Apple's 'Joint Venture': A Smart Play for Small-Business Tech Support

Beyond Apple's parade of slick, game-changing products, the company boasts a highly successful retail strategy. One key part of that strategy's foundation has been the combination of the Genius Bar and Apple Care, a unique program that allows Apple (AAPL) customers to meet one-on-one with support techs in the nearest Apple Store, virtually on-demand. Countless numbers of customers have decided they're more comfortable going with Apple products precisely because they know they'd always be able to talk to a live person -- in person -- quickly, if they needed help.

And that's why the launch of Apple's new Joint Venture is interesting.

Joint Venture is a new marketing push by Apple to provide lightweight technology consulting services to small businesses. Pricing details are somewhat murky, but the offering appears to run $499 to handle info-tech support and configuration for five Apple users and their devices. Naturally, this includes Genius Bar support. The move could take more business away from the Apple Consultant Network, a cadre of mom-and-pop shops that have traditionally filled the gap for Apple with small-business clients.

Apple has traditionally lagged in the enterprise marketplace. Yes, coders at Facebook and Google (GOOG) are given a choice of Apple or Windows when they get their work computers, but most of Corporate America, and the world, still runs on Windows. The iPhone and its halo effect have opened the door a crack because many corporate IT departments have agreed to allow iPhone users access corporate networks from their handsets. The iPad is likely to increase demand further for business users.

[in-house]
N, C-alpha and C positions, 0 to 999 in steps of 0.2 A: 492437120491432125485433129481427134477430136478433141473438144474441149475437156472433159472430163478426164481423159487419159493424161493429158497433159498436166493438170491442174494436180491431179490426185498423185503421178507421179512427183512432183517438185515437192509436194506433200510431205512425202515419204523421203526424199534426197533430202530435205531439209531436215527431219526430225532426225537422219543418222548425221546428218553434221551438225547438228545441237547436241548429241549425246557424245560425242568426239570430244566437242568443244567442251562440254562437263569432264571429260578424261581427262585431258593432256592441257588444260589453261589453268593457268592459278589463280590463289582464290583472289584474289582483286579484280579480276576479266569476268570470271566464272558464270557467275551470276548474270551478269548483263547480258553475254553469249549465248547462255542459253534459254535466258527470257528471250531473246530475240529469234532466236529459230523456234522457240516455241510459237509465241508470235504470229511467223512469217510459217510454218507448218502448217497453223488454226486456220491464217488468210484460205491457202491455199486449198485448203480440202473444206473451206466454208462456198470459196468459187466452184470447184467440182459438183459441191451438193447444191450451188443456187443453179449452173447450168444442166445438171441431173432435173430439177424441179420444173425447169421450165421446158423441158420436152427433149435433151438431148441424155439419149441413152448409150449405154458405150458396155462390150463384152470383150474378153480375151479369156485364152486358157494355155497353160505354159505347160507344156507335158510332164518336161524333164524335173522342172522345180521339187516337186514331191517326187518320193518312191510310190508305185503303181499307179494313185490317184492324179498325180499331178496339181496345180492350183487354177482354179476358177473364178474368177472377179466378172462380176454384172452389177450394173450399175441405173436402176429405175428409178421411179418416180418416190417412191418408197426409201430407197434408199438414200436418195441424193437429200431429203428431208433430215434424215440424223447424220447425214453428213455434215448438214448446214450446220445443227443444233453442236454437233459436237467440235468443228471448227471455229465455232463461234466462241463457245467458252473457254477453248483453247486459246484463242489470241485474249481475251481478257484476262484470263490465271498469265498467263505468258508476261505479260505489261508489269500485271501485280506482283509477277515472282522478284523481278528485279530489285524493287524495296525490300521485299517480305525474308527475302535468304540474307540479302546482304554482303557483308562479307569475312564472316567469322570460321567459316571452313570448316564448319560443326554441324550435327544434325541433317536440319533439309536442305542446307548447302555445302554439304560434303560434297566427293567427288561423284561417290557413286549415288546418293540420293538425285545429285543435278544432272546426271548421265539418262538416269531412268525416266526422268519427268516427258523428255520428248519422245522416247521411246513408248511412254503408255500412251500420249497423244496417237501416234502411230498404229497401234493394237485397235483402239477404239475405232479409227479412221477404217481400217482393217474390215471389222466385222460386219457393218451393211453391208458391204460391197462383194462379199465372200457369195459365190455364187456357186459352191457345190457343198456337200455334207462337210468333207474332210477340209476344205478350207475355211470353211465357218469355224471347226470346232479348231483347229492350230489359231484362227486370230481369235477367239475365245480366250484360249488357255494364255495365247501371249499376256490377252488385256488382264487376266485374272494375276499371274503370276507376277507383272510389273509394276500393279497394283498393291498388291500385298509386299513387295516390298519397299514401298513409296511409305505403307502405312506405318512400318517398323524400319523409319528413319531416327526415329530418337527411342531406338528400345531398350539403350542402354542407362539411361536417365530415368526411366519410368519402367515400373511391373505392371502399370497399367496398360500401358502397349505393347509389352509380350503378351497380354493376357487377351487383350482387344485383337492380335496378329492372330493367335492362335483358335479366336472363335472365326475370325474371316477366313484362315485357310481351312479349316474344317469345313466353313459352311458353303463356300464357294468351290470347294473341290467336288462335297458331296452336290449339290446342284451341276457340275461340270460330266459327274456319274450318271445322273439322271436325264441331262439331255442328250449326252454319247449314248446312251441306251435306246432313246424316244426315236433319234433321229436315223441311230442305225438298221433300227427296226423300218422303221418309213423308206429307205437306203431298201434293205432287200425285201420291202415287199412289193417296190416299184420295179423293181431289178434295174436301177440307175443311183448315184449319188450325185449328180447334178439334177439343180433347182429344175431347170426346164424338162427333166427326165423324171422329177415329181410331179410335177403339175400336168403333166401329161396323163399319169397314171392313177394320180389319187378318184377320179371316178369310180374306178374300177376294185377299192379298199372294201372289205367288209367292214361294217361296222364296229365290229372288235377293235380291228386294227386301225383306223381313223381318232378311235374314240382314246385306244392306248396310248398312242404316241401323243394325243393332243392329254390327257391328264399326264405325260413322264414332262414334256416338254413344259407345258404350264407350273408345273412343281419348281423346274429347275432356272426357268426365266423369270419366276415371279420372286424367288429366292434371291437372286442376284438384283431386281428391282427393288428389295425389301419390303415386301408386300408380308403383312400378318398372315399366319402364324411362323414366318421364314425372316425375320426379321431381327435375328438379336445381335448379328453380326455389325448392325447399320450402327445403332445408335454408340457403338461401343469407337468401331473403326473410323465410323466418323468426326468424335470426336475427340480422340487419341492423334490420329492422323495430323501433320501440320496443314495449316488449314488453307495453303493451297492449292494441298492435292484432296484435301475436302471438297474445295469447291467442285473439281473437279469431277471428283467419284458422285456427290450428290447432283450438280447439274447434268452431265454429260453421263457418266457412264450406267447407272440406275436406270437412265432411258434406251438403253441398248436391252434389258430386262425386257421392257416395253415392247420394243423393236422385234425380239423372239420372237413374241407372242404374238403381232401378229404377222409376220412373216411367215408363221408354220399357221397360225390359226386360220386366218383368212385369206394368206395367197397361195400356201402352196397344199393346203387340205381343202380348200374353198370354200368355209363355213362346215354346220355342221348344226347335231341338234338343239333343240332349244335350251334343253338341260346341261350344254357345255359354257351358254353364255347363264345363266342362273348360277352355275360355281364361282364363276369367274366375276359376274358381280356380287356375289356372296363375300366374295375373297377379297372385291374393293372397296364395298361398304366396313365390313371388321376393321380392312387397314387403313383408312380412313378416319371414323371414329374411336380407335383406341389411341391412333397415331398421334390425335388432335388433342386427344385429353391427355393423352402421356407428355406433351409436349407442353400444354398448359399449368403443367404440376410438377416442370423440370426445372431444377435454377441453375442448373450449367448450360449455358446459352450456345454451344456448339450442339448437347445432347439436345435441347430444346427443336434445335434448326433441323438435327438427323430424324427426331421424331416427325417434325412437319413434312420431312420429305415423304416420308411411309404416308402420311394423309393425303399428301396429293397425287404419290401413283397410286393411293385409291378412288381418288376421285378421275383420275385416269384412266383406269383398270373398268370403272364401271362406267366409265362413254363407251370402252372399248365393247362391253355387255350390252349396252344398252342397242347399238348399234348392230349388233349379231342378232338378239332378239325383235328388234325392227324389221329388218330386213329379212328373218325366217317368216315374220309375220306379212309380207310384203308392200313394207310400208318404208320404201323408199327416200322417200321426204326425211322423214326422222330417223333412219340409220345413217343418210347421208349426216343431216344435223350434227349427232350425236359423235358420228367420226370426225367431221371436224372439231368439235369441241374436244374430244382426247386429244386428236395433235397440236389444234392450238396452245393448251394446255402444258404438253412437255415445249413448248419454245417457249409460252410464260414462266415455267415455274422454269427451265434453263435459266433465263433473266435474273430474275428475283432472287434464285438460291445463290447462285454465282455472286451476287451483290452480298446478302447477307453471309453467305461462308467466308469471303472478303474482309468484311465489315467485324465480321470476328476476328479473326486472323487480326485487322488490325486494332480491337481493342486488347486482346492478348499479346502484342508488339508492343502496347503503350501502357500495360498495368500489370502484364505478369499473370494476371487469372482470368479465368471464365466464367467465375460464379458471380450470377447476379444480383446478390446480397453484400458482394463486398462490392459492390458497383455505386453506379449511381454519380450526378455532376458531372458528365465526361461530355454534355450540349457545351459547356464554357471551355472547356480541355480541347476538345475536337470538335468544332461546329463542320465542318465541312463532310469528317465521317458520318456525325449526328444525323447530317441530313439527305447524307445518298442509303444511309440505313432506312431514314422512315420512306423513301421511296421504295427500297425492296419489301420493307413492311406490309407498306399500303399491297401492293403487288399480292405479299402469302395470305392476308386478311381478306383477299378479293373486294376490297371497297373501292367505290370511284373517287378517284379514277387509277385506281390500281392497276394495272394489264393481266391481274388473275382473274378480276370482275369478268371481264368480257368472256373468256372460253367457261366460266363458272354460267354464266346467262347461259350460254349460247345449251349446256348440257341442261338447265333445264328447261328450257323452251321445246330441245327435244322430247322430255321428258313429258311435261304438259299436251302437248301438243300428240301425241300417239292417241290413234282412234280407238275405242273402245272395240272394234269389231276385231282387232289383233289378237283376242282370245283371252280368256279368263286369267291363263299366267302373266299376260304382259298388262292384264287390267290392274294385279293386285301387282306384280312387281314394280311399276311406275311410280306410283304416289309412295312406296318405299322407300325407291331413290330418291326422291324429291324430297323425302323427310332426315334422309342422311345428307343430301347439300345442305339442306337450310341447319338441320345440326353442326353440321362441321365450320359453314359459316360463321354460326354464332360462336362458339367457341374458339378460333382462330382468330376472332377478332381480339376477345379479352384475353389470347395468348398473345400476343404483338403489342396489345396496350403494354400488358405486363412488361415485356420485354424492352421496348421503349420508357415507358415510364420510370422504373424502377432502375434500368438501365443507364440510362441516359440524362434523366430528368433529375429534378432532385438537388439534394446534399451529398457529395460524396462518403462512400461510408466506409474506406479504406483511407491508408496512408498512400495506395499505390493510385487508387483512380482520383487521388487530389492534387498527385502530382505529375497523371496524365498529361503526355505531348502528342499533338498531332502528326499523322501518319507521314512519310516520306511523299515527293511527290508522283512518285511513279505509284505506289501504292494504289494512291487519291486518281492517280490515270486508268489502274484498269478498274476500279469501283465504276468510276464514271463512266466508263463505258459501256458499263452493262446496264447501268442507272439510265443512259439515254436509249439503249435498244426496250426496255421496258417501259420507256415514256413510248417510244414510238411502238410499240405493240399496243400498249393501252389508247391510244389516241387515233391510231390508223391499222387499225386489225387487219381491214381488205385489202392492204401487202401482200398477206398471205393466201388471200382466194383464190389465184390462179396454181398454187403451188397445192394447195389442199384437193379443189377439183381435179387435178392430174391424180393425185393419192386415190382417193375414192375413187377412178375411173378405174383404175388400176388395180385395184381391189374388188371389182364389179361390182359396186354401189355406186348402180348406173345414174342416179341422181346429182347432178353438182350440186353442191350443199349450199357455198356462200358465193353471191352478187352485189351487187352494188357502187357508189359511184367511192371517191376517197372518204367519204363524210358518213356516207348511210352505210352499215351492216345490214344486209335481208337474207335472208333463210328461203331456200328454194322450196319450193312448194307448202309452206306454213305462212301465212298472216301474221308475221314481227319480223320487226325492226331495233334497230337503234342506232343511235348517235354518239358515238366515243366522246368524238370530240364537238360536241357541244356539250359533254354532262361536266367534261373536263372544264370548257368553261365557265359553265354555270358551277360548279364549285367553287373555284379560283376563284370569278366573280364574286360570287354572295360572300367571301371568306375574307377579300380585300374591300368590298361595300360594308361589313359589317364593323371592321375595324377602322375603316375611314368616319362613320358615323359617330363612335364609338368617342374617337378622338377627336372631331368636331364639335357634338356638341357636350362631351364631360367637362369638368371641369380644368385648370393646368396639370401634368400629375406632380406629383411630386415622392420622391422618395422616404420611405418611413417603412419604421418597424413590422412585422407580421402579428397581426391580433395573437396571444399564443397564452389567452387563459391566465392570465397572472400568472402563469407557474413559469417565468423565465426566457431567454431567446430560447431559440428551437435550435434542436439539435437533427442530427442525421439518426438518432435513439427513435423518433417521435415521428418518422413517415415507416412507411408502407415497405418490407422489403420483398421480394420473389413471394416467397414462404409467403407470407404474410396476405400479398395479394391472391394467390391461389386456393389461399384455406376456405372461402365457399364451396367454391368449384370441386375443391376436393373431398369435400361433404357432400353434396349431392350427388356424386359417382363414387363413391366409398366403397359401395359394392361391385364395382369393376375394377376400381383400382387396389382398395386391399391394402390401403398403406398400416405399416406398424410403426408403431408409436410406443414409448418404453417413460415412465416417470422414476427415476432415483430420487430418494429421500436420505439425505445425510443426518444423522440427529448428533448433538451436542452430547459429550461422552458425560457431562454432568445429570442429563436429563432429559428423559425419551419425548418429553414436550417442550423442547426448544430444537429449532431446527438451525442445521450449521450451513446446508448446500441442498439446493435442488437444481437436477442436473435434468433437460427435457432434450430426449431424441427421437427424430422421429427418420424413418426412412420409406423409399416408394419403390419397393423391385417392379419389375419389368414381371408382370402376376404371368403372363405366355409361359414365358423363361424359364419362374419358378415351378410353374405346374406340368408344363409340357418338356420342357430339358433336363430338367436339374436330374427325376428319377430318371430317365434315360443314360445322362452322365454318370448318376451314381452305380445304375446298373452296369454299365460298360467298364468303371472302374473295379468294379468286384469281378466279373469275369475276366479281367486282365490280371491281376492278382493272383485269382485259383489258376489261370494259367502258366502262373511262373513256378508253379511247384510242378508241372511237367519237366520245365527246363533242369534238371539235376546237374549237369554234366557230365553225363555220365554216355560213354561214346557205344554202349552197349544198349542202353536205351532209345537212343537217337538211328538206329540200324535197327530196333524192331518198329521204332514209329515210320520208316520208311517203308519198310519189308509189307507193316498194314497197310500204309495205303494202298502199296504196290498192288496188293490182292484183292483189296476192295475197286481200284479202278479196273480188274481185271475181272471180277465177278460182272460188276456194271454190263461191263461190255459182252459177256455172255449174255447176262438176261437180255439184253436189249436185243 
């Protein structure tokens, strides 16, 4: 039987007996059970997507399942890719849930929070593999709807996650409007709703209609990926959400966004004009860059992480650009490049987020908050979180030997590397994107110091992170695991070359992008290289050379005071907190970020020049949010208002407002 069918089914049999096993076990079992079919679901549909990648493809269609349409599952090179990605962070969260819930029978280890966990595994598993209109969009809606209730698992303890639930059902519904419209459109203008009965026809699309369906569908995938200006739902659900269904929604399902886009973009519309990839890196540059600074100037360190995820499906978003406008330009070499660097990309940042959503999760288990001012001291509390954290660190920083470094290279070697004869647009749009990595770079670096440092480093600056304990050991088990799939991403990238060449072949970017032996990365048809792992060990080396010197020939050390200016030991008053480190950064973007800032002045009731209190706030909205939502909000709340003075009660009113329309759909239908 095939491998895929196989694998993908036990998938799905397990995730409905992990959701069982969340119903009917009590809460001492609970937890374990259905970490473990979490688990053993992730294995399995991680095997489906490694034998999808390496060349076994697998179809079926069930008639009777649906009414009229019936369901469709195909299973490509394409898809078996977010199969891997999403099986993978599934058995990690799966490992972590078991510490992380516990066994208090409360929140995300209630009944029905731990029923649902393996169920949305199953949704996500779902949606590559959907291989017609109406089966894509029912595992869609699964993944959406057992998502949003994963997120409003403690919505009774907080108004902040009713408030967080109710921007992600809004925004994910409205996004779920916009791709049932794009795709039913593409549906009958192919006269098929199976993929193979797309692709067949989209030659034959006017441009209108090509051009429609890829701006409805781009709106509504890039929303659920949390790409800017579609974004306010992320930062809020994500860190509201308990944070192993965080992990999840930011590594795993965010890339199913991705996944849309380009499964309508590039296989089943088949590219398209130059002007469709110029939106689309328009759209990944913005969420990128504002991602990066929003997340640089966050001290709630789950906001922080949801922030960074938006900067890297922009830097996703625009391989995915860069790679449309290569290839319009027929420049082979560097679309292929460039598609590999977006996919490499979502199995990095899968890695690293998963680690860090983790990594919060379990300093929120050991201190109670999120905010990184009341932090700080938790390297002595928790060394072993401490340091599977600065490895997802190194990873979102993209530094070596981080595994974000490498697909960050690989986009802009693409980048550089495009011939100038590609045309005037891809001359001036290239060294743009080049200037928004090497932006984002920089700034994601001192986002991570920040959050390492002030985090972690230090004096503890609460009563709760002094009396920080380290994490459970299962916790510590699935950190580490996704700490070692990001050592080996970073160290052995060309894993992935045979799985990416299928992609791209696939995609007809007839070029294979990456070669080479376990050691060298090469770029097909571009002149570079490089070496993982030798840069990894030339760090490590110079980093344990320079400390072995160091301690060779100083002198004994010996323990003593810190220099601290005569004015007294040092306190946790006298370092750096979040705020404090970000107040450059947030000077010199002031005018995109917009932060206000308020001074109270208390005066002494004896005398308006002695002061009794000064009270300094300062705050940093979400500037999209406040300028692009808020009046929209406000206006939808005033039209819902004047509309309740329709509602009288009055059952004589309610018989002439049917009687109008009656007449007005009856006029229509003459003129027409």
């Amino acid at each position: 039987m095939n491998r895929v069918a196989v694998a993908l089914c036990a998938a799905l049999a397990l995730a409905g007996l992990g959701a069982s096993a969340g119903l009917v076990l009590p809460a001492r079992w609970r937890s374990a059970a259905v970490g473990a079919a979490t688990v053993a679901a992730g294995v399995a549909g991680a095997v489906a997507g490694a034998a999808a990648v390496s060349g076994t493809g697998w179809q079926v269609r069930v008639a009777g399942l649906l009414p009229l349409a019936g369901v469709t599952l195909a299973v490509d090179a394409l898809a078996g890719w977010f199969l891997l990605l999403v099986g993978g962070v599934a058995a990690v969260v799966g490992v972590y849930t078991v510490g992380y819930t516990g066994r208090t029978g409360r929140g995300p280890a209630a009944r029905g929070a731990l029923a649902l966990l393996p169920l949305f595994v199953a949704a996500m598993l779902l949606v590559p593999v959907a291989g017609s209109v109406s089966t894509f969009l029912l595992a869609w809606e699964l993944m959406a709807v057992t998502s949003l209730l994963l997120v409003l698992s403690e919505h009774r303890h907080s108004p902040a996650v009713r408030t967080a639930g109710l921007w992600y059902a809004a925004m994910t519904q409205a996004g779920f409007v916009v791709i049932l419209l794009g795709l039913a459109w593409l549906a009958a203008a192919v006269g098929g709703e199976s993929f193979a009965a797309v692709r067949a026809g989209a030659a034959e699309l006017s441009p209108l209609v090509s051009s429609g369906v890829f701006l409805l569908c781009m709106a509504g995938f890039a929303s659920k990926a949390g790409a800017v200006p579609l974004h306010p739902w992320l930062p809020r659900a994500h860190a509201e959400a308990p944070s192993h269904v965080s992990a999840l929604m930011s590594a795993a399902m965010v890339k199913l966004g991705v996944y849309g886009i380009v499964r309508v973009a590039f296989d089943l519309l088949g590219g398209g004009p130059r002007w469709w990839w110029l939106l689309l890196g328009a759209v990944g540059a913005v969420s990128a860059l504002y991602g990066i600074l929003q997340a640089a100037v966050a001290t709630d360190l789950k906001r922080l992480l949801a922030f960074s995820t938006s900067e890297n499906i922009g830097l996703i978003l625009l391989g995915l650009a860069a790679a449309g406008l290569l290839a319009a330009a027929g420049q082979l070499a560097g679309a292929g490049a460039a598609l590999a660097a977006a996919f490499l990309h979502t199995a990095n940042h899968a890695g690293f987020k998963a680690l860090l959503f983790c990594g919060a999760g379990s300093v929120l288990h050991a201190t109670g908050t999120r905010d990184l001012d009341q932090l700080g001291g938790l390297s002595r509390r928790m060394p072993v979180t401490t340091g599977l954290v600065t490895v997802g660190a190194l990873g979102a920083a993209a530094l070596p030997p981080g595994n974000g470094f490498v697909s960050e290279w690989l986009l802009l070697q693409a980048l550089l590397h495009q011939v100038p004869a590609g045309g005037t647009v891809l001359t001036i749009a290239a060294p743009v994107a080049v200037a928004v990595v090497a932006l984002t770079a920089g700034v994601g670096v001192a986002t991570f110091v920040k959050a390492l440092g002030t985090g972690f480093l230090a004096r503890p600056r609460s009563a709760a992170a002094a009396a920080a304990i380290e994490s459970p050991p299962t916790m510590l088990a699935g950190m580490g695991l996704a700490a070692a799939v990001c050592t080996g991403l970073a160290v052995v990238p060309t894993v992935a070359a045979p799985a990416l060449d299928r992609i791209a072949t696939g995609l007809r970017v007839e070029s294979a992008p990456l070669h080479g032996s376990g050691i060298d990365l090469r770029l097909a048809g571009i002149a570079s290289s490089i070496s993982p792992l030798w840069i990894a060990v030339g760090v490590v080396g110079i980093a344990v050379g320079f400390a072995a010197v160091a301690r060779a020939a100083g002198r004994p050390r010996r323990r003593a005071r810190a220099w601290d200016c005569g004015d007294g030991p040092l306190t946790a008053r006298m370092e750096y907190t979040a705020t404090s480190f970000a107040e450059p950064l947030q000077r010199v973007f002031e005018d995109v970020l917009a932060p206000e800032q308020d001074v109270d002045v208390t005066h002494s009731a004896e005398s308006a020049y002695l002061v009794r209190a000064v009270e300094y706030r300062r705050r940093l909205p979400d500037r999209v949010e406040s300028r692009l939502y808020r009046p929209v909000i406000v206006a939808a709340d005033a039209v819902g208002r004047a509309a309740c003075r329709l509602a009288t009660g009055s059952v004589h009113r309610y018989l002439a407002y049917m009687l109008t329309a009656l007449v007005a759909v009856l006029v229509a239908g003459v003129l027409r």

But Apple is targeting Joint Venture at small companies, the sort that may not be tech-savvy and may have one person on staff, or a part-time consultant, who handles their chief information officer duties. This is actually a multibillion dollar market (exact figures are hard to come by, but it encompasses roughly 6 million small businesses that employ people beyond their owners, according to the U.S. 2005 Census) and a highly coveted one for IT hardware and software providers. That's because these businesses pay a higher premium for IT gear compared to big corporations, which can negotiate sweetheart deals through their volume purchases.

A Foot in the Door With Creative Shops

Taking aim at the small-biz market is smart for other reasons. Smaller businesses are much less likely to be running Microsoft (MSFT) Exchange Server, a product that serves as the ultimate lockout for the Redmond company. Yes, Apple products work with Exchange, but the fit is never perfect. (That's not a knock on Microsoft -- naturally, Windows is its higher priority.)

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Those businesses are more likely, in turn, to use Web-based email, a configuration that makes it much easier to run Macs, because all you need is a fast Internet connection. True, it's entirely possible to have an Exchange server hosted by someone else or even by Microsoft, and that option has been quite popular.

Another key factor is the preponderance of small businesses using Apple hardware that are creative in nature. Design shops, advertising firms and other similar operations are more likely to spend more for higher-performance -- and more profitable -- software and hardware than other businesses. By consulting directly with these businesses, Apple can get a foot in the door and not only sell its services, but also more products.

Not to say that Apple hasn't tried to do things like this before. It has long had dedicated teams trying to enterprises. But this effort seems to signal a new, more concentrated push for the lucrative small-biz segment and extend Apple's reach into the offices of America, and perhaps eventually the rest of the world.

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